You need timely content. Use the homepage as a place to host timely content that constantly changes. That way, your users have a reason to keep returning to that page. If you’re only displaying static content there, chances are it will rarely get updated. Thus, your users will begin to ignore that page altogether. They will simply access the homepage so they can navigate elsewhere.

So how will users see any of the important content? If adding it to the homepage is a bad idea, what should you do instead?

Target users with direct marketing. You can reach users who need to access specific information by creating tailored pages that are easy to find when conducting searches on external search engines, as well as your site’s search field. Also, using direct marketing to send out targeted emails with links will ensure that the right users are seeing the information they need to find.

Use strategy with the way you craft and market information. Otherwise, it is all too easy for text to get lost in the web. The phrase “build it and they will come” is not relevant when there is so much that has already been built. Think along the lines of “build it for a specific audience, and then target that audience directly.” Then that targeted audience will come, and they will be more engaged with your content than someone who has accidentally stumbled onto the page.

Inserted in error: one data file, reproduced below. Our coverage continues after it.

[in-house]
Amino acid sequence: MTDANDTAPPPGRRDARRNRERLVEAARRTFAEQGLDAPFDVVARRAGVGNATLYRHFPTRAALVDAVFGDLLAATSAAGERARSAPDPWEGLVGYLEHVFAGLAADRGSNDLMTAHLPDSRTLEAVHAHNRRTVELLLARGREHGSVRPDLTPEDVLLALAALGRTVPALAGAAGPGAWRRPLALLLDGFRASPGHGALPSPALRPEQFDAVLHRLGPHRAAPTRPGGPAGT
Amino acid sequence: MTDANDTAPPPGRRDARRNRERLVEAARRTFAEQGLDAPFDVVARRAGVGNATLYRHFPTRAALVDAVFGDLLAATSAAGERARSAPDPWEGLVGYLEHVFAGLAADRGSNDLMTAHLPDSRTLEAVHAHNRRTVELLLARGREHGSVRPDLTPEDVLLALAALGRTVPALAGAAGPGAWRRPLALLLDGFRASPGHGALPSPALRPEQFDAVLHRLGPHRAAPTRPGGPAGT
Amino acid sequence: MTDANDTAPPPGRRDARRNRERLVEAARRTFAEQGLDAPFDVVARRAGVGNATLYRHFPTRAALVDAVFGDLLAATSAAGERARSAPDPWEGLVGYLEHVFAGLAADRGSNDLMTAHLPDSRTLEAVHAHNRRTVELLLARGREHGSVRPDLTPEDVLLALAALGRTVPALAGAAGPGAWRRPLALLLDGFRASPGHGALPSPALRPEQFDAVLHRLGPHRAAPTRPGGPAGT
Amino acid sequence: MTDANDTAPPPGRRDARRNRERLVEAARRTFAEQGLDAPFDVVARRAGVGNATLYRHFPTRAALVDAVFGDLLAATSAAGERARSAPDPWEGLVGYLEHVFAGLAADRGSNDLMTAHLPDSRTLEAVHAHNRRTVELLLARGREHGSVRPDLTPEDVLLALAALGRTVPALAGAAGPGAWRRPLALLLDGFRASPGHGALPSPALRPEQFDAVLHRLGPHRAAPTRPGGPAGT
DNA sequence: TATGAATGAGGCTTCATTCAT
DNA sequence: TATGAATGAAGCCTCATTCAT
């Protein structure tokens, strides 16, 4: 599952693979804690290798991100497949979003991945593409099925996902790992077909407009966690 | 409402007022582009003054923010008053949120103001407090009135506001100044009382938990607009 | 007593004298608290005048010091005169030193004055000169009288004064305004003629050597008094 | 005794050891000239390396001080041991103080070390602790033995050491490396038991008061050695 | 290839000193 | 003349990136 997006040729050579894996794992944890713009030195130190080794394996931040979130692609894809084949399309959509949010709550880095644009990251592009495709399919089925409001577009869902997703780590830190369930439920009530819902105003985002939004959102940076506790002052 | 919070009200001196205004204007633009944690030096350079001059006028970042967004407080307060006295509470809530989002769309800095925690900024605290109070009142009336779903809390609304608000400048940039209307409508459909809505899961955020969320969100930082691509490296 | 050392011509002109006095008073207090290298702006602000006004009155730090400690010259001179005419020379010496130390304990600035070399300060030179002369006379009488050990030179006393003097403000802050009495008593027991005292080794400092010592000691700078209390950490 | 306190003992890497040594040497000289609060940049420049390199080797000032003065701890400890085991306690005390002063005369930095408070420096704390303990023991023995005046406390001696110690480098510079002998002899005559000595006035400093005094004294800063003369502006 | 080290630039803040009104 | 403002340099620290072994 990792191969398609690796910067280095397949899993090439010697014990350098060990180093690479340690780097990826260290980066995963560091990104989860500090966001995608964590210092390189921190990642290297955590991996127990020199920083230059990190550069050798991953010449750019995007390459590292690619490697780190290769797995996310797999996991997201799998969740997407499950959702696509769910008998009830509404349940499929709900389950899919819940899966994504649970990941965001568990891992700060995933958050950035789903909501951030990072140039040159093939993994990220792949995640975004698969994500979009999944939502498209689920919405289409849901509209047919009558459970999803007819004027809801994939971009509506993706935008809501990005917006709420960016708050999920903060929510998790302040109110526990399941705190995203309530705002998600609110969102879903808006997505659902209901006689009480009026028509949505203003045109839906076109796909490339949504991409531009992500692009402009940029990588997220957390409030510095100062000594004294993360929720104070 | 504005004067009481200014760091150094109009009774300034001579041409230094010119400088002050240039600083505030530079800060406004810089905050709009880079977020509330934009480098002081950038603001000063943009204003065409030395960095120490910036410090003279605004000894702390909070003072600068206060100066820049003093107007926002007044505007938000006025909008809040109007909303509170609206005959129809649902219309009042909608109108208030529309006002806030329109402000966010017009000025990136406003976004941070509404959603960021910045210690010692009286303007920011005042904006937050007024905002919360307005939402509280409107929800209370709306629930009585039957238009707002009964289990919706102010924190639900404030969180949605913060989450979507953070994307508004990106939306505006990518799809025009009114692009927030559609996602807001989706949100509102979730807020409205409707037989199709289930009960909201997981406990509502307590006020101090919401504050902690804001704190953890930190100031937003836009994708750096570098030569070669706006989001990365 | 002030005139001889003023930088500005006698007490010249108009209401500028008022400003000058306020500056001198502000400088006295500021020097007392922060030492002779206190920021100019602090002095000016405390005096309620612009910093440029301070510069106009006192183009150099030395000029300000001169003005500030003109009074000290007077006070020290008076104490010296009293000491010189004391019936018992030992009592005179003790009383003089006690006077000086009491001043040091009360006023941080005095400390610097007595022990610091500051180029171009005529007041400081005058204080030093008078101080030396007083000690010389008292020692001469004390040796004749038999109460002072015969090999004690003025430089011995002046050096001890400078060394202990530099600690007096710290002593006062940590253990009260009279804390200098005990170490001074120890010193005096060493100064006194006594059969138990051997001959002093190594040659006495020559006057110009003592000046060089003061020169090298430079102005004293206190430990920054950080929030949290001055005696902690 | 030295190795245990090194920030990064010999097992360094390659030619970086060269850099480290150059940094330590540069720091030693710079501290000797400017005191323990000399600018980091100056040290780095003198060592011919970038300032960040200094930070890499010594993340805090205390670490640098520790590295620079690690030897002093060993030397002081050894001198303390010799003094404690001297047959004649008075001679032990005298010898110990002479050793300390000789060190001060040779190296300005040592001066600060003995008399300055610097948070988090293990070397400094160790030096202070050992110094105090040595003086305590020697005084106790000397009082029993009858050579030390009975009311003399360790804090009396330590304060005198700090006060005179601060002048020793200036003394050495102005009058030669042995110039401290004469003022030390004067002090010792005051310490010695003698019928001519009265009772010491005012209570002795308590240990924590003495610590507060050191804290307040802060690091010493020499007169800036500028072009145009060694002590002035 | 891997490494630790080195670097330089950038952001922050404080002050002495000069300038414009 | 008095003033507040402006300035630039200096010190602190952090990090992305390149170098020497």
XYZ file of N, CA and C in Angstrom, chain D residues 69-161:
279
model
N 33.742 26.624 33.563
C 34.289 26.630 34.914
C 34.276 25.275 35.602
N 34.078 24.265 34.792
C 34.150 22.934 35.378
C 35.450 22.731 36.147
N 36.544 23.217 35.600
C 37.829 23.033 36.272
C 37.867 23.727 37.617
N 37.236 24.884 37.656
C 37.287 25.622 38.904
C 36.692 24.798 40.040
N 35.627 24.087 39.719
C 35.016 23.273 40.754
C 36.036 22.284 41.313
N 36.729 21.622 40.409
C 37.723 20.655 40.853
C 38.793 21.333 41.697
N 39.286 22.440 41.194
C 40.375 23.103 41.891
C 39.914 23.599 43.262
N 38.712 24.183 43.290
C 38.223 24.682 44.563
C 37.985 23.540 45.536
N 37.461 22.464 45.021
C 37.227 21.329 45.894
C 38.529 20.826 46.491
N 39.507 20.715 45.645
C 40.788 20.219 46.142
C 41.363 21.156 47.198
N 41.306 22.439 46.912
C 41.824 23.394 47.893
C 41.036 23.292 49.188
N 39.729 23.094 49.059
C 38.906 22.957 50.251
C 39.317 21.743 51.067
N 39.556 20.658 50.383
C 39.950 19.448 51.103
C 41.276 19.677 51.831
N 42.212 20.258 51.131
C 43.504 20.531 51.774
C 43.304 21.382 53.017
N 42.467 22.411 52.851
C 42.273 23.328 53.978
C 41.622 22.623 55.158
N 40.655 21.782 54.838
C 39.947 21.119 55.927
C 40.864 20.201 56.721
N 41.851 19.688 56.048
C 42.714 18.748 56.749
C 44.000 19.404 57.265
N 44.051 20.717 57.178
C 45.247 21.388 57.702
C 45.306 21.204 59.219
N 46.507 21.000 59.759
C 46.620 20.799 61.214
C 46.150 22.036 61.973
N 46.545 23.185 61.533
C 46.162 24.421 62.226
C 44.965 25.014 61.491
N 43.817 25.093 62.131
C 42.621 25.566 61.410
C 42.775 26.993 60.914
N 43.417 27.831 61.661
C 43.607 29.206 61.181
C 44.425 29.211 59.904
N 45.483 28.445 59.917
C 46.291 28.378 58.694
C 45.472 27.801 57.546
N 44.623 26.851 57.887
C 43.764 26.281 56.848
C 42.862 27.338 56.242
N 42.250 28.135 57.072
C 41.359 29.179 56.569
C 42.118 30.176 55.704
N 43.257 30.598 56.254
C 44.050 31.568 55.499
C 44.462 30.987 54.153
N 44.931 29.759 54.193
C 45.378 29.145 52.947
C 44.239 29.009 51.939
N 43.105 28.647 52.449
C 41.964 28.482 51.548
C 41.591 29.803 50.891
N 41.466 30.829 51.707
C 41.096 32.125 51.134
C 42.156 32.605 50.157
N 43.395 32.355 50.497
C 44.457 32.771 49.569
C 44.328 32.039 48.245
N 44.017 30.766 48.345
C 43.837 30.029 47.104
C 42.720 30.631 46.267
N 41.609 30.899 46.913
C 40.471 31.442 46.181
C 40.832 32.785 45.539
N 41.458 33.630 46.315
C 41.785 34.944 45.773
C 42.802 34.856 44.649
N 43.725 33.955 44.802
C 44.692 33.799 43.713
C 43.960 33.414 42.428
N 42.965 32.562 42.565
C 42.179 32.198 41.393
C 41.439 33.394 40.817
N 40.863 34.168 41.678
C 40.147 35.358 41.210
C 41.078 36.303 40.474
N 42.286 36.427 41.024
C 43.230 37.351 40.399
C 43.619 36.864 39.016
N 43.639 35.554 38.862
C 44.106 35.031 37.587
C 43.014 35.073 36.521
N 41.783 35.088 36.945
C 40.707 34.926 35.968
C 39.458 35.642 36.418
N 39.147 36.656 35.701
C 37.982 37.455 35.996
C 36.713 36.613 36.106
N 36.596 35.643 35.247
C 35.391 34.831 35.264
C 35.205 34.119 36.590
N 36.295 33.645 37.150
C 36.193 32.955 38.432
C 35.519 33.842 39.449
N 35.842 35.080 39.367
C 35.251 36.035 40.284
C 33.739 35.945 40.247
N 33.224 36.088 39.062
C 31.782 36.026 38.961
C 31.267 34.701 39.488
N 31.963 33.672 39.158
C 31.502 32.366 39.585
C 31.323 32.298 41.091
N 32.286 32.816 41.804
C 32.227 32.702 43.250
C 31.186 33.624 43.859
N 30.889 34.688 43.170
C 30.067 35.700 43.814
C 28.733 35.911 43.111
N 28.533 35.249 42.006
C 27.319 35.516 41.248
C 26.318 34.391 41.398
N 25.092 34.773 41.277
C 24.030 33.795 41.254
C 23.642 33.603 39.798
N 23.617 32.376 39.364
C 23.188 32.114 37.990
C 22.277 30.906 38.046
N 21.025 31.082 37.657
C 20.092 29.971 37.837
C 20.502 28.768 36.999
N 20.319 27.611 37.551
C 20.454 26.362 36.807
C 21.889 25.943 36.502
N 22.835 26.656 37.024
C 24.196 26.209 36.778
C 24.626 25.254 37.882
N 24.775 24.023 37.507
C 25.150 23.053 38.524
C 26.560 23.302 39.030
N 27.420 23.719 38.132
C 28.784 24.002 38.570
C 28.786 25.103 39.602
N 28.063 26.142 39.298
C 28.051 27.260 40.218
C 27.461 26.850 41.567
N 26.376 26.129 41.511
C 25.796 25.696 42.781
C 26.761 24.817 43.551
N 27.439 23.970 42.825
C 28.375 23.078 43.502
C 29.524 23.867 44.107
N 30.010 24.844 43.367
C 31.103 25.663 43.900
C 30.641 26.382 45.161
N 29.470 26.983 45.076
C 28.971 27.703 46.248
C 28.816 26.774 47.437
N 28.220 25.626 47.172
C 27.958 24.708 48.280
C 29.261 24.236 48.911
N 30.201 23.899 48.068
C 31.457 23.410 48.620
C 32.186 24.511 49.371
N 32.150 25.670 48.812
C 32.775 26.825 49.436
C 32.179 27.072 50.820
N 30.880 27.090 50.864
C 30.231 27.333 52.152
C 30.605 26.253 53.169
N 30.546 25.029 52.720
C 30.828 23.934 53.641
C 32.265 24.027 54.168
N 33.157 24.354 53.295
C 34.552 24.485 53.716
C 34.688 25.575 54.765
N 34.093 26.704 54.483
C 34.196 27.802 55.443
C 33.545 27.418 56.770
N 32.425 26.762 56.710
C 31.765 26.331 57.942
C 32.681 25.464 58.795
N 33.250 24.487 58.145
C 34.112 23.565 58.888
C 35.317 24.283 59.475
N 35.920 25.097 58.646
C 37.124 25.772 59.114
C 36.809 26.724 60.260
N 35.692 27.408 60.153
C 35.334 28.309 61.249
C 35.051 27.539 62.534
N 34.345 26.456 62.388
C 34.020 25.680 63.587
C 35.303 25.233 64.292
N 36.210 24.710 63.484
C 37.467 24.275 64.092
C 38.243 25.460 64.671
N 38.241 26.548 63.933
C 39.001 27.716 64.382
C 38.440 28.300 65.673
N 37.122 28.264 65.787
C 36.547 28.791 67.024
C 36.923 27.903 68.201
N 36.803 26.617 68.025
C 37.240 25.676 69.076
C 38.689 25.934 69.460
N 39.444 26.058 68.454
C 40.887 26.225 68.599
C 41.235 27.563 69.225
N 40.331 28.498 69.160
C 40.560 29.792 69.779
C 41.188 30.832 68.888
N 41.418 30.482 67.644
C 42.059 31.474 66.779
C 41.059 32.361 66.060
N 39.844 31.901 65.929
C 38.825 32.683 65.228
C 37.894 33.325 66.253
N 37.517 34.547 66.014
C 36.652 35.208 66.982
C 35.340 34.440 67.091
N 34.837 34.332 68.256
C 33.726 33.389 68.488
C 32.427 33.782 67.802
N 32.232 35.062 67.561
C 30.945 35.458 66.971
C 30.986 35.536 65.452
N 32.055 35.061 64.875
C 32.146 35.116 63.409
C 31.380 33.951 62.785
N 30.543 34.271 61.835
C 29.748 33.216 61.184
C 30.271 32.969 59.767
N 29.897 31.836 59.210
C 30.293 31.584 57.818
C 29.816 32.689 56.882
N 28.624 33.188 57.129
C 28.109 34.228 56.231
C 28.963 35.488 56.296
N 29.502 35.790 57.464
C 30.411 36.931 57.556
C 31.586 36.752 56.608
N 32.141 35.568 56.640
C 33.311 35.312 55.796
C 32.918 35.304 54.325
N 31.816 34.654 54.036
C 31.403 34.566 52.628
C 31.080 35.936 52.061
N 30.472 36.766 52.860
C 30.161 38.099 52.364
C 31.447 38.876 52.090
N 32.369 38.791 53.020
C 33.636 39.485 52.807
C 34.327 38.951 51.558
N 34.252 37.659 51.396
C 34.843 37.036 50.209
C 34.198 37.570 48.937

Learn more about best practices for your website

USGBC Studio: Making a social media campaign

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USGBC Studio: Making a social media campaign

In the wake of the #Top10LEED campaign this week, I thought it would be a great time to reflect upon what goes into creating a great campaign on social media. True, it is a lot of work, but though that may feel daunting, it can all come together quite swimmingly if you keep these tips in mind.

Staying well prepped and organized is your best bet for launching a project without a hitch. That, and finding the comfiest position at the computer—you’ll be there for a while, ready and waiting for whatever the Twitter board may throw at you!

Prep yourself

  • Pick a #: Keep your hashtag unique but relevant, and avoid too many characters.